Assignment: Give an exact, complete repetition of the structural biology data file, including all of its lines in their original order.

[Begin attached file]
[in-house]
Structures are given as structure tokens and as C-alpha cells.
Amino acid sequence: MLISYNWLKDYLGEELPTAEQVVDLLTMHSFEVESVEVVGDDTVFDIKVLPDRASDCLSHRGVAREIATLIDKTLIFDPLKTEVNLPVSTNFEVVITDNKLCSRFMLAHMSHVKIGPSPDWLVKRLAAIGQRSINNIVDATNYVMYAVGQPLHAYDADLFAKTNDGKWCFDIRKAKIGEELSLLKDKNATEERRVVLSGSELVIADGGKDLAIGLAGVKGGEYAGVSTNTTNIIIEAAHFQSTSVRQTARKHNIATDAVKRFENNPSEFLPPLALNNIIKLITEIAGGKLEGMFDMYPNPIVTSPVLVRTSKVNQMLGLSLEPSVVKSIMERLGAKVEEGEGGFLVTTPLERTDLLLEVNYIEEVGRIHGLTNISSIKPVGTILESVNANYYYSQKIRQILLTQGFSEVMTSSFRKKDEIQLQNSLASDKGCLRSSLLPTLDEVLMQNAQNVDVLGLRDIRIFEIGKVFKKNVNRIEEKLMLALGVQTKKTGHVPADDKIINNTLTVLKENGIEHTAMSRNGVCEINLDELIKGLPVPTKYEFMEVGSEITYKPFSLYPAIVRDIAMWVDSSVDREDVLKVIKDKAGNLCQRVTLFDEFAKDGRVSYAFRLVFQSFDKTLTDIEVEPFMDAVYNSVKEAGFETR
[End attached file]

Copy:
[in-house]
Structures are given as structure tokens and as C-alpha cells.
Amino acid sequence: MLISYNWLKDYLGEELPTAEQVVDLLTMHSFEVESVEVVGDDTVFDIKVLPDRASDCLSHRGVAREIATLIDKTLIFDPLKTEVNLPVSTNFEVVITDNKLCSRFMLAHMSHVKIGPSPDWLVKRLAAIGQRSINNIVDATNYVMYAVGQPLHAYDADLFAKTNDGKWCFDIRKAKIGEELSLLKDKNATEERRVVLSGSELVIADGGKDLAIGLAGVKGGEYAGVSTNTTNIIIEAAHFQSTSVRQTARKHNIATDAVKRFENNPSEFLPPLALNNIIKLITEIAGGKLEGMFDMYPNPIVTSPVLVRTSKVNQMLGLSLEPSVVKSIMERLGAKVEEGEGGFLVTTPLERTDLLLEVNYIEEVGRIHGLTNISSIKPVGTILESVNANYYYSQKIRQILLTQGFSEVMTSSFRKKDEIQLQNSLASDKGCLRSSLLPTLDEVLMQNAQNVDVLGLRDIRIFEIGKVFKKNVNRIEEKLMLALGVQTKKTGHVPADDKIINNTLTVLKENGIEHTAMSRNGVCEINLDELIKGLPVPTKYEFMEVGSEITYKPFSLYPAIVRDIAMWVDSSVDREDVLKVIKDKAGNLCQRVTLFDEFAKDGRVSYAFRLVFQSFDKTLTDIEVEPFMDAVYNSVKEAGFETR